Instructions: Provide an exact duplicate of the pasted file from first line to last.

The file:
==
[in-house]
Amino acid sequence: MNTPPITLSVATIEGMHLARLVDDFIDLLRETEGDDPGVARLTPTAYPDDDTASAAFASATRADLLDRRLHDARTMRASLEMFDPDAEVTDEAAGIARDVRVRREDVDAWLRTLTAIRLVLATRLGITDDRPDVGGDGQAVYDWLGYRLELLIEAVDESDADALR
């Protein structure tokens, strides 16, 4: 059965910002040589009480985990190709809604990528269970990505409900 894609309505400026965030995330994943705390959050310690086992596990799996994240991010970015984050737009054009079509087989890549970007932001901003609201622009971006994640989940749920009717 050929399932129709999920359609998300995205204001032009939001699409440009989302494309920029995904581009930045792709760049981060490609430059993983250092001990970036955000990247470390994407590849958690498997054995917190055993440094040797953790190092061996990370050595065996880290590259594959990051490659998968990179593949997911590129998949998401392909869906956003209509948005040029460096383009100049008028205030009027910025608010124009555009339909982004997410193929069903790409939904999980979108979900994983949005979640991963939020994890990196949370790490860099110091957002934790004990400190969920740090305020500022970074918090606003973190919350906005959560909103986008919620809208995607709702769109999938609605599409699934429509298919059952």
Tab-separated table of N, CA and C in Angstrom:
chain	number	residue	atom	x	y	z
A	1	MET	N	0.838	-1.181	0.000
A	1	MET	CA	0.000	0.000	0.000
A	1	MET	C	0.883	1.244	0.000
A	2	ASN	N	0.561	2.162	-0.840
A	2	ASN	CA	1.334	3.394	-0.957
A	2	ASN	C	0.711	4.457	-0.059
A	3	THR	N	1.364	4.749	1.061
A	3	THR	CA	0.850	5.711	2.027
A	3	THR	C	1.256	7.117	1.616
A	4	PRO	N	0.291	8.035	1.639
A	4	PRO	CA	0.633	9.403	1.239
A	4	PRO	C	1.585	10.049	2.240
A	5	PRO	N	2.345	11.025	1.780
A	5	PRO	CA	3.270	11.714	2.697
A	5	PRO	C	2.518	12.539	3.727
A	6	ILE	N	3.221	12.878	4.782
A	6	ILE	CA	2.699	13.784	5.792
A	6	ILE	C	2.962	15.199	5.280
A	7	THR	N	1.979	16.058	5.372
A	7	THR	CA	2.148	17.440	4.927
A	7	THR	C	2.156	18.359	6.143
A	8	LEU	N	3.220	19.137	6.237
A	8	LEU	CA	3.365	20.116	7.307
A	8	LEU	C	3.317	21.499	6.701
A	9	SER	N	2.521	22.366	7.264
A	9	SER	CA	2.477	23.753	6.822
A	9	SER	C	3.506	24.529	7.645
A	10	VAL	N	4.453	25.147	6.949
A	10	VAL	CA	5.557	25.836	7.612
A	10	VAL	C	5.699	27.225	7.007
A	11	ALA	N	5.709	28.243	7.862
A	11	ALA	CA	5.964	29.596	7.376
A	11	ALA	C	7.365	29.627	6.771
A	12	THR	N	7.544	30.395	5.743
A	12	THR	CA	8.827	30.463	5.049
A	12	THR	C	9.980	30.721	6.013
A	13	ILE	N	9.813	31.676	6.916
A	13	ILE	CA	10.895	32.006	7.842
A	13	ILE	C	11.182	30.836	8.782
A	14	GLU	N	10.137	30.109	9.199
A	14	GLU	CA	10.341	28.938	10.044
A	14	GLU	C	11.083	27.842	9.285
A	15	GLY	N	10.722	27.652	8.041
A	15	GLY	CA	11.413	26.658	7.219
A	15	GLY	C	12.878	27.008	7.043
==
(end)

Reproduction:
[in-house]
Amino acid sequence: MNTPPITLSVATIEGMHLARLVDDFIDLLRETEGDDPGVARLTPTAYPDDDTASAAFASATRADLLDRRLHDARTMRASLEMFDPDAEVTDEAAGIARDVRVRREDVDAWLRTLTAIRLVLATRLGITDDRPDVGGDGQAVYDWLGYRLELLIEAVDESDADALR
């Protein structure tokens, strides 16, 4: 059965910002040589009480985990190709809604990528269970990505409900 894609309505400026965030995330994943705390959050310690086992596990799996994240991010970015984050737009054009079509087989890549970007932001901003609201622009971006994640989940749920009717 050929399932129709999920359609998300995205204001032009939001699409440009989302494309920029995904581009930045792709760049981060490609430059993983250092001990970036955000990247470390994407590849958690498997054995917190055993440094040797953790190092061996990370050595065996880290590259594959990051490659998968990179593949997911590129998949998401392909869906956003209509948005040029460096383009100049008028205030009027910025608010124009555009339909982004997410193929069903790409939904999980979108979900994983949005979640991963939020994890990196949370790490860099110091957002934790004990400190969920740090305020500022970074918090606003973190919350906005959560909103986008919620809208995607709702769109999938609605599409699934429509298919059952």
Tab-separated table of N, CA and C in Angstrom:
chain	number	residue	atom	x	y	z
A	1	MET	N	0.838	-1.181	0.000
A	1	MET	CA	0.000	0.000	0.000
A	1	MET	C	0.883	1.244	0.000
A	2	ASN	N	0.561	2.162	-0.840
A	2	ASN	CA	1.334	3.394	-0.957
A	2	ASN	C	0.711	4.457	-0.059
A	3	THR	N	1.364	4.749	1.061
A	3	THR	CA	0.850	5.711	2.027
A	3	THR	C	1.256	7.117	1.616
A	4	PRO	N	0.291	8.035	1.639
A	4	PRO	CA	0.633	9.403	1.239
A	4	PRO	C	1.585	10.049	2.240
A	5	PRO	N	2.345	11.025	1.780
A	5	PRO	CA	3.270	11.714	2.697
A	5	PRO	C	2.518	12.539	3.727
A	6	ILE	N	3.221	12.878	4.782
A	6	ILE	CA	2.699	13.784	5.792
A	6	ILE	C	2.962	15.199	5.280
A	7	THR	N	1.979	16.058	5.372
A	7	THR	CA	2.148	17.440	4.927
A	7	THR	C	2.156	18.359	6.143
A	8	LEU	N	3.220	19.137	6.237
A	8	LEU	CA	3.365	20.116	7.307
A	8	LEU	C	3.317	21.499	6.701
A	9	SER	N	2.521	22.366	7.264
A	9	SER	CA	2.477	23.753	6.822
A	9	SER	C	3.506	24.529	7.645
A	10	VAL	N	4.453	25.147	6.949
A	10	VAL	CA	5.557	25.836	7.612
A	10	VAL	C	5.699	27.225	7.007
A	11	ALA	N	5.709	28.243	7.862
A	11	ALA	CA	5.964	29.596	7.376
A	11	ALA	C	7.365	29.627	6.771
A	12	THR	N	7.544	30.395	5.743
A	12	THR	CA	8.827	30.463	5.049
A	12	THR	C	9.980	30.721	6.013
A	13	ILE	N	9.813	31.676	6.916
A	13	ILE	CA	10.895	32.006	7.842
A	13	ILE	C	11.182	30.836	8.782
A	14	GLU	N	10.137	30.109	9.199
A	14	GLU	CA	10.341	28.938	10.044
A	14	GLU	C	11.083	27.842	9.285
A	15	GLY	N	10.722	27.652	8.041
A	15	GLY	CA	11.413	26.658	7.219
A	15	GLY	C	12.878	27.008	7.043